Guide to Writing your Proposal for a Study Abroad Program


Guide to Writing your Proposal for a Study Abroad Program

Once you have determined that you’d like to propose and direct a program, you should discuss your idea with your Departmental Dean.

After you have your Dean’s approval to continue, you would need to complete the Study

Abroad Proposal Form, and then review it with your Dean and with the International

Programs Director, Dawn Wood. (134 Linn Hall)

Below are explanations for some of the items on the proposal form:

Academic Term : Typical program dates are in the summer, with programs lasting about three weeks.

Is it required that students enroll for credit and how many are required?

Students are required to enroll and pay tuition for the Study Abroad Course. For a short term program lasting about three weeks, the usual number of credits has been 3 credits or 6 credits if it was a collaborative program.

What is the minimum number or maximum number for enrollment?

If one faculty is leading the program, the “magic” number has been 12-15. If two faculty are being paid to lead this program, a minimum of 10 students has been suggested.

What kind of answer is appropriate for the question on how to compensate for a budget shortfall?

Here we’d like to see that you are willing to be flexible if your program is under-enrolled or if the preliminary budget costs are too high for this to be considered an “affordable program”. However, if you are unwilling to negotiate or compromise, now is the time to state that you would simply cancel the program.

Under the “Additional Questions” section:

#3. What are the advantages of offering this program at each specific location?

Keep in mind that the courses should be driving the development of your program. If a site isn’t relevant to your courses, you should probably consider whether it is worth the time and expense to go there.

#5. Describe the instructional format, including a tentative lecture schedule, for the program. It’s not necessary to provide an actual timetable for classes, but you should calculate approximately how long classes will meet each day and where they will take place. If your program travels a lot, it can be particularly challenging to schedule adequate class time (contact hours) in a setting that is conducive to learning.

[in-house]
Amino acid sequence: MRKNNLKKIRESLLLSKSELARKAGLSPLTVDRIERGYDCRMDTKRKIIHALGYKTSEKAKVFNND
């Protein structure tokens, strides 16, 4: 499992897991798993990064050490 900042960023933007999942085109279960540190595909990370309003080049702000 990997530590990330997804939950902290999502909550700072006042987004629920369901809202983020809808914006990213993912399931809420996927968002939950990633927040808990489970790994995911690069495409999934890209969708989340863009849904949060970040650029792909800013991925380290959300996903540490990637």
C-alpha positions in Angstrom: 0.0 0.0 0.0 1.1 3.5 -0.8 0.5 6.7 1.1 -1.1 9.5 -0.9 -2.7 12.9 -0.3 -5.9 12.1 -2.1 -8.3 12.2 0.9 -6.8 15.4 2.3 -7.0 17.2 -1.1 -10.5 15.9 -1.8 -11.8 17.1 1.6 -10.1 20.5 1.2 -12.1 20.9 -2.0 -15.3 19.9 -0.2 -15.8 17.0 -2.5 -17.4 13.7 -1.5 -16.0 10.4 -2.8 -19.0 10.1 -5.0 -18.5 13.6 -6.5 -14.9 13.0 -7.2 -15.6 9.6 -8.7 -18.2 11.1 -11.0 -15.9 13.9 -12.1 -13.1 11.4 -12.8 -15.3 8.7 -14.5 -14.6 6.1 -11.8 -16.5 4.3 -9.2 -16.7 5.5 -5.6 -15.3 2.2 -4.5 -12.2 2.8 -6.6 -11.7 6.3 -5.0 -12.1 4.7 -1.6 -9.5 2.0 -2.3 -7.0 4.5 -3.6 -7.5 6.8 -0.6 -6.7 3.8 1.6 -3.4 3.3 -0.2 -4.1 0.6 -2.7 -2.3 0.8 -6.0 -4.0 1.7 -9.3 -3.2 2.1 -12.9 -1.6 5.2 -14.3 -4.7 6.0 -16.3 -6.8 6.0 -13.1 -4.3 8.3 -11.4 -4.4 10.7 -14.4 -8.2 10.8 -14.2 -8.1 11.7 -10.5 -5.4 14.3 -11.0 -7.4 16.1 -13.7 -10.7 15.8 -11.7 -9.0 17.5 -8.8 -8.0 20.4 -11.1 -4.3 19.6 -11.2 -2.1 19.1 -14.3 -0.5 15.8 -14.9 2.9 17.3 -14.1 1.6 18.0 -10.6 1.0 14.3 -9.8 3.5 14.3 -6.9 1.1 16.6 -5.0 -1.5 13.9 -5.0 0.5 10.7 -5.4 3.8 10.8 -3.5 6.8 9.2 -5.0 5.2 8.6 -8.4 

#7. Does the program require meetings or assignments during the semester prior to the program, or the semester after the students return?

If yes, please provide details and justify the need for the pre-departure or post-program meetings. It is reasonable that for some courses you may want to provide an introduction to the material before the

group travels abroad. However, pre and post-program course meetings and assignments should be minimal; it has been our experience that students do not appreciate these extra obligations when they are taking other courses during the term prior to their trip.

#10. What are the estimated non-tuition expenses (airfare, transportation, lodging, meals , etc.) per student? This estimate forms the basis for a preliminary Program Fee.

This is not your budget, but this and the following question about faculty and program expenses should prompt you to consider costs and to contact the program site to gather reasonable estimates.

#12. What living accommodations (apartment, home stay, hotel, etc.) are planned for students and for the faculty director(s)?

Please give careful consideration to this item. Quality of accommodation is one of the factors that can make or break a program for students. Students don’t mind “roughing it”, if they are well prepared, but whether they are in hotels, home stays or tents, they will complain if their accommodations do not meet their expectations—especially if the faculty director has better quality lodging.